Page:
I’m assuming this simulator is something like one of those airplane simulators where the seat moves with the actions on screen? Or, even if it’s not that complex, you have a computer running a program that takes input from the player and then outputs it to the screen. Like a game.
My best advice, although this should be clear (given I’m understanding your situation correctly), is to add the FMOD API to this ‘game’ the computer is using. When I say API, I mean what you get in the Unity/Unreal integration, which is FMOD 5 if I’m not mistaken.
Instead of a plugin, which doesn’t even sound like a plugin -more of an output from the app/game-, you should try and port FMOD 5 into this program. If the app is running on C# then, theoretically, you just need the Unity Integration and change where FMOD looks to find the dll’s and banks, then change it to be specific to your app (copy and paste the Unity integration code). If it’s not built on C# then you’ll have to go to the much more effective route of downloading the programmer’s API which shows you how FMOD is built.
You would then need to write that into your game and you then have FMOD; just build an FMOD project with all your audio and logic built in and you’re good to go.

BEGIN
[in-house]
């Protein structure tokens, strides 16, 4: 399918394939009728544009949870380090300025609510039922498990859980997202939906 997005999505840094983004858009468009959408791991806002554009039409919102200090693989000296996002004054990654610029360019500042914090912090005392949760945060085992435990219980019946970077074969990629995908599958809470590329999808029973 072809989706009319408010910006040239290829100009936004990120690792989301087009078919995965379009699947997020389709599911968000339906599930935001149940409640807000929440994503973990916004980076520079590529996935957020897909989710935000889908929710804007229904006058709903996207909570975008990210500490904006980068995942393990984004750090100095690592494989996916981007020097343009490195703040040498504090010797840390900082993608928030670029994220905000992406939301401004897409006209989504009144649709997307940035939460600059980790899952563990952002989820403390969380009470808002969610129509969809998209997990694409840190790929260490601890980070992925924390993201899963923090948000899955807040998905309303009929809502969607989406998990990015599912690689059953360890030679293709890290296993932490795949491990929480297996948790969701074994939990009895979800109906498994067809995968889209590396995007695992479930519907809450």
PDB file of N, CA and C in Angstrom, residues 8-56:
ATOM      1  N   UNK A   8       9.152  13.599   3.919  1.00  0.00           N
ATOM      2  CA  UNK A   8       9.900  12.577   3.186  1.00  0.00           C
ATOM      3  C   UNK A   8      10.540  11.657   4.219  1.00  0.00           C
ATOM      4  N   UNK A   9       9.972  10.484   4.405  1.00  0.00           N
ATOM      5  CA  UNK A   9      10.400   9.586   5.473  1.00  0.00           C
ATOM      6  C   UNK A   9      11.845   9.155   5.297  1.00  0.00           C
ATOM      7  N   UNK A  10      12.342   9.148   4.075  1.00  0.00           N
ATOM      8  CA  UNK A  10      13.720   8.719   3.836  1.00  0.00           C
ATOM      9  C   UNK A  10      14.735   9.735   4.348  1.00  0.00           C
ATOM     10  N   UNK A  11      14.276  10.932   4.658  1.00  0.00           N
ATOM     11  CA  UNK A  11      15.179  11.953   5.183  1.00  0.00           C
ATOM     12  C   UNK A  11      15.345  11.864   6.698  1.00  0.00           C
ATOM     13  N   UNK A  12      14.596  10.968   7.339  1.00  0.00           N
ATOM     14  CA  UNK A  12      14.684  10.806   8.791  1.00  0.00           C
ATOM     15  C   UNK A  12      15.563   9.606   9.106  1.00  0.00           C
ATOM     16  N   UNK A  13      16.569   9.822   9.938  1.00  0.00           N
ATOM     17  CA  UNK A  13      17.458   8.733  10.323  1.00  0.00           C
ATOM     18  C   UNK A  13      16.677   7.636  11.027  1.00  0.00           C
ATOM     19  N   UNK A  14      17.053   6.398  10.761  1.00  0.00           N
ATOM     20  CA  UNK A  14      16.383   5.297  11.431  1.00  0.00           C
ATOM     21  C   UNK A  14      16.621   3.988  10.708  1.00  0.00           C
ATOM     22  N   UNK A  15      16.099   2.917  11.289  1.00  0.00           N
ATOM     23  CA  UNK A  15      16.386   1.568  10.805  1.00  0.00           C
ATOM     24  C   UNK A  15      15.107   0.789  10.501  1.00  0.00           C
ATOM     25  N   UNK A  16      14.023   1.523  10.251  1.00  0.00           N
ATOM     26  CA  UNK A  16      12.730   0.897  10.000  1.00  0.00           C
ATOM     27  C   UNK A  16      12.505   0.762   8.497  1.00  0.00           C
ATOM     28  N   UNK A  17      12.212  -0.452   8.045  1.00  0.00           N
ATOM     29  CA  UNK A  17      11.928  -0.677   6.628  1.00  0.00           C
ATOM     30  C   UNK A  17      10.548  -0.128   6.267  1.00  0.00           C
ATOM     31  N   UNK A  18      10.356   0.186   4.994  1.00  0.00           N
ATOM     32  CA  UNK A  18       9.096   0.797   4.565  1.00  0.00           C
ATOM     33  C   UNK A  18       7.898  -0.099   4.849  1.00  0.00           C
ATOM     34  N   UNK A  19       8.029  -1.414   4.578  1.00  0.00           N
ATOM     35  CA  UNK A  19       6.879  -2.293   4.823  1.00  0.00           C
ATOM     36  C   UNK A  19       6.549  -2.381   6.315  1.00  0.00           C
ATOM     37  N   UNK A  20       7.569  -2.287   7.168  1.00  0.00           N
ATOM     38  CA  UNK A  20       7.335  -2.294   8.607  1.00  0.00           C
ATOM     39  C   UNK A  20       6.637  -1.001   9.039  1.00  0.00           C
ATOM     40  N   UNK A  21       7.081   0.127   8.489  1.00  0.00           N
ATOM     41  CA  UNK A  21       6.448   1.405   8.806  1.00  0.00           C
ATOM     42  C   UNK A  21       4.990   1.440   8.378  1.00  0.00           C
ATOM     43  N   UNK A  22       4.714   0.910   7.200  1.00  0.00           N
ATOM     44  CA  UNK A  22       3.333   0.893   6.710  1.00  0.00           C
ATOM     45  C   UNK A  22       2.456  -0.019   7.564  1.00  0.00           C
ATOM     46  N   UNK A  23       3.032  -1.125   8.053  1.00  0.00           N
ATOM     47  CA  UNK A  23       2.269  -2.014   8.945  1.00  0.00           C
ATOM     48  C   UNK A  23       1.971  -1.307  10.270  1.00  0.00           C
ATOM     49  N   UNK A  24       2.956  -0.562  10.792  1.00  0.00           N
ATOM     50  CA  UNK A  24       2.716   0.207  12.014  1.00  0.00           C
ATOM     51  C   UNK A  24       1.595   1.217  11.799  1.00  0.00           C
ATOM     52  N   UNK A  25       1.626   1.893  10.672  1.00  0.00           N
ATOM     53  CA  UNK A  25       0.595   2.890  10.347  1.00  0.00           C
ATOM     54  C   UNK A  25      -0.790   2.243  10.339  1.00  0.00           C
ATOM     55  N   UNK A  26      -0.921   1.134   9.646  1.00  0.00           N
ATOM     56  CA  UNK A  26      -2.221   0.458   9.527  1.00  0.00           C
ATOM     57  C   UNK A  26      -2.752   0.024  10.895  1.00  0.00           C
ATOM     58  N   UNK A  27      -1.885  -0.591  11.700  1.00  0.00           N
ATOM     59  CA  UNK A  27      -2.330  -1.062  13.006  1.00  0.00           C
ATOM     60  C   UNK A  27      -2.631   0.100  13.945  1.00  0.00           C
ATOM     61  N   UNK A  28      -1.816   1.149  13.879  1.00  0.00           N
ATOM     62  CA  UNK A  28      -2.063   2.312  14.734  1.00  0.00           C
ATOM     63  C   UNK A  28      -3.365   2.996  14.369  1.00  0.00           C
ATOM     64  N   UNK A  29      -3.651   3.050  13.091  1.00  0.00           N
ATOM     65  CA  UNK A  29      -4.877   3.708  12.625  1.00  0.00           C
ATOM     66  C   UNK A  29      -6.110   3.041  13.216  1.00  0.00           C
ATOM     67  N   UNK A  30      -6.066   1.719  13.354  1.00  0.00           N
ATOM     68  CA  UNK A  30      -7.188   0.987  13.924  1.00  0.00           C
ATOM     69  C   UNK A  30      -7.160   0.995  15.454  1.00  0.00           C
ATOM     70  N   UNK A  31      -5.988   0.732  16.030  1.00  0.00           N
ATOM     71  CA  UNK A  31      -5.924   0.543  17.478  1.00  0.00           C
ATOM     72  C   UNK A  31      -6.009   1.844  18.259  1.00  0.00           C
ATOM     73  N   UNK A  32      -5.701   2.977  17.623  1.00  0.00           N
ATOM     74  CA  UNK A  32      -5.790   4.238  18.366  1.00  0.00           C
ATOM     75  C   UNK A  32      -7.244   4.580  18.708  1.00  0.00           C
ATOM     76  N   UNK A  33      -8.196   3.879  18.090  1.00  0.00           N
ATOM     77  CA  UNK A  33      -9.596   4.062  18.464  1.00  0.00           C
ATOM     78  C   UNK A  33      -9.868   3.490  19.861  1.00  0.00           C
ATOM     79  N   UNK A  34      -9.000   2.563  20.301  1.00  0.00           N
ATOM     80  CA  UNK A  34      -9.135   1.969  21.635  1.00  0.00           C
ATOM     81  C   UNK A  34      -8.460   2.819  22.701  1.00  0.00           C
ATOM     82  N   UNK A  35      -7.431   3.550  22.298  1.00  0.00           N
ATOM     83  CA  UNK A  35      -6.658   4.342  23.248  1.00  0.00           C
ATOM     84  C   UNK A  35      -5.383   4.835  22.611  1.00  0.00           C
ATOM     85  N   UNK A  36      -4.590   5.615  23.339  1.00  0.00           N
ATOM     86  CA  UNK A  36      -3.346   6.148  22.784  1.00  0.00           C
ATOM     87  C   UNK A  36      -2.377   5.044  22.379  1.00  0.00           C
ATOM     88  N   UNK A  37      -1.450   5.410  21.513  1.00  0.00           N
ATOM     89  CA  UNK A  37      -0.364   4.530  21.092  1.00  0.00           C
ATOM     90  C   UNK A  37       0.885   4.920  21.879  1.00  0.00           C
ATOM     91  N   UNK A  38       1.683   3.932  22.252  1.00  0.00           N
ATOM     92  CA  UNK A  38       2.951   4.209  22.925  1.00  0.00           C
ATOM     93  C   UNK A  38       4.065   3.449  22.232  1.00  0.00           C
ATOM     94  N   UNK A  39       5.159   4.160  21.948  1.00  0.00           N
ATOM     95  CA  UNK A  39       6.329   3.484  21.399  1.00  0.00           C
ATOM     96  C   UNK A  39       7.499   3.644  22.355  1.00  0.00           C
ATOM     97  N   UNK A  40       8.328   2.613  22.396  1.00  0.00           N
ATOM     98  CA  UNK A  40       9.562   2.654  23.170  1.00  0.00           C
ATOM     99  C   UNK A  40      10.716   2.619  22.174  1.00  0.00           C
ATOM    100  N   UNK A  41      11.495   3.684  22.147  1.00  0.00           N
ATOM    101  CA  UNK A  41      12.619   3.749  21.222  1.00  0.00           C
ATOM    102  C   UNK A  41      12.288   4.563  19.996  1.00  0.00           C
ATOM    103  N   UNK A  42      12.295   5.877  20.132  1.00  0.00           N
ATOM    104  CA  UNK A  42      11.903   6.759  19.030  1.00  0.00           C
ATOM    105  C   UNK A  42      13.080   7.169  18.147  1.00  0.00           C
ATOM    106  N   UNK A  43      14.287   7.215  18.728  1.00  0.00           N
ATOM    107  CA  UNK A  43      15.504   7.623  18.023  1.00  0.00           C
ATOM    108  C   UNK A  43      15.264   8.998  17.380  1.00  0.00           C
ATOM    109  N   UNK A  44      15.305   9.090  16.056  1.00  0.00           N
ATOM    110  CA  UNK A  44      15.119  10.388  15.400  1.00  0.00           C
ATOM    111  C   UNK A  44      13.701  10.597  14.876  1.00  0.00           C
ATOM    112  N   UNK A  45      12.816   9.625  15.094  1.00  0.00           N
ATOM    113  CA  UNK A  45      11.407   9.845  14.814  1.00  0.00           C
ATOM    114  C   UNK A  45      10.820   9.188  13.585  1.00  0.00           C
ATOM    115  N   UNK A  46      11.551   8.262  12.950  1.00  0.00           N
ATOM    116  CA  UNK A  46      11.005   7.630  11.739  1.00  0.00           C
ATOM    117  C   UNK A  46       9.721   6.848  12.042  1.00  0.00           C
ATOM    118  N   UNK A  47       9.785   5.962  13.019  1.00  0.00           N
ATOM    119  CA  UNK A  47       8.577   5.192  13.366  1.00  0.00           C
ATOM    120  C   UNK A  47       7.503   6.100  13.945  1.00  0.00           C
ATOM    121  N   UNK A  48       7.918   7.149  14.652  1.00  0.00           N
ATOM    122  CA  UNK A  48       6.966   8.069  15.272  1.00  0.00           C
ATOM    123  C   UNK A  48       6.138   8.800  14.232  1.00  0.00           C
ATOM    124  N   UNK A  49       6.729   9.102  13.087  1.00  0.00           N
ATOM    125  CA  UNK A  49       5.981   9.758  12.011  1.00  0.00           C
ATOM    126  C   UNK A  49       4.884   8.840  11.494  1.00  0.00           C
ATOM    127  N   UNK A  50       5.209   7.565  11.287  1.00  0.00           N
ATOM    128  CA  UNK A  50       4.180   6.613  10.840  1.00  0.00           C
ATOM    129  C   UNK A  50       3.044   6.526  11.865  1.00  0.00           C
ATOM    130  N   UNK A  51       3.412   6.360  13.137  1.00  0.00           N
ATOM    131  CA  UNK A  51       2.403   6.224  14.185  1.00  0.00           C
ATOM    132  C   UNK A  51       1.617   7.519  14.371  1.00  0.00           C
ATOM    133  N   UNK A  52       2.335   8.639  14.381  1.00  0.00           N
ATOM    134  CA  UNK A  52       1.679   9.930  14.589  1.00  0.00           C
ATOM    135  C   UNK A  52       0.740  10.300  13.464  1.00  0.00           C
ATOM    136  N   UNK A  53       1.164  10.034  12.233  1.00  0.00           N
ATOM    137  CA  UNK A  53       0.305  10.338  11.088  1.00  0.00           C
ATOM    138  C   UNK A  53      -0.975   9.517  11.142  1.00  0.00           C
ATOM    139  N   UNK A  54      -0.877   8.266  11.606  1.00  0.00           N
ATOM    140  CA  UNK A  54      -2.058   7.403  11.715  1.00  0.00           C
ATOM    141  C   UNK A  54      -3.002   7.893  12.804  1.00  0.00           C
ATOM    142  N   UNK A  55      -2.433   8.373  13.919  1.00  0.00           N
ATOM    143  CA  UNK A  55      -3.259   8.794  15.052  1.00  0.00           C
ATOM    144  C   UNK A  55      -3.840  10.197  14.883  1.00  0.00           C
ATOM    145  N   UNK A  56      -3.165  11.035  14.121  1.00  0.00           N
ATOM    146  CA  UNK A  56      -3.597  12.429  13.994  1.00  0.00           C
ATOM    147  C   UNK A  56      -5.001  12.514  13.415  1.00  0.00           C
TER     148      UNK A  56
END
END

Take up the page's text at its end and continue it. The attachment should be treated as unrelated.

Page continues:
But if you really really really want to build a plugin then it’s all laid out for you in the programmer’s API and documentation. In short -and from what I can understand of it- FMOD uses dll’s for their plugins. Have a look at the fmod_distance_filter.dll which is built into FMOD (it’s in a folder called ‘Plugins’ last I checked); to get it in game, copy the dll into a folder that I can’t remember and add the plugin name to FMOD Settings. That’s it.
For the actual building of the plugin then I’m not sure as I haven’t delved that deep yet. Although, if you want to do any of this then you’re going to need a good grasp of coding and I’d suggest working on something a little less complex to learn that.
But best of luck! Maybe doing this will make you a pro by the end of it!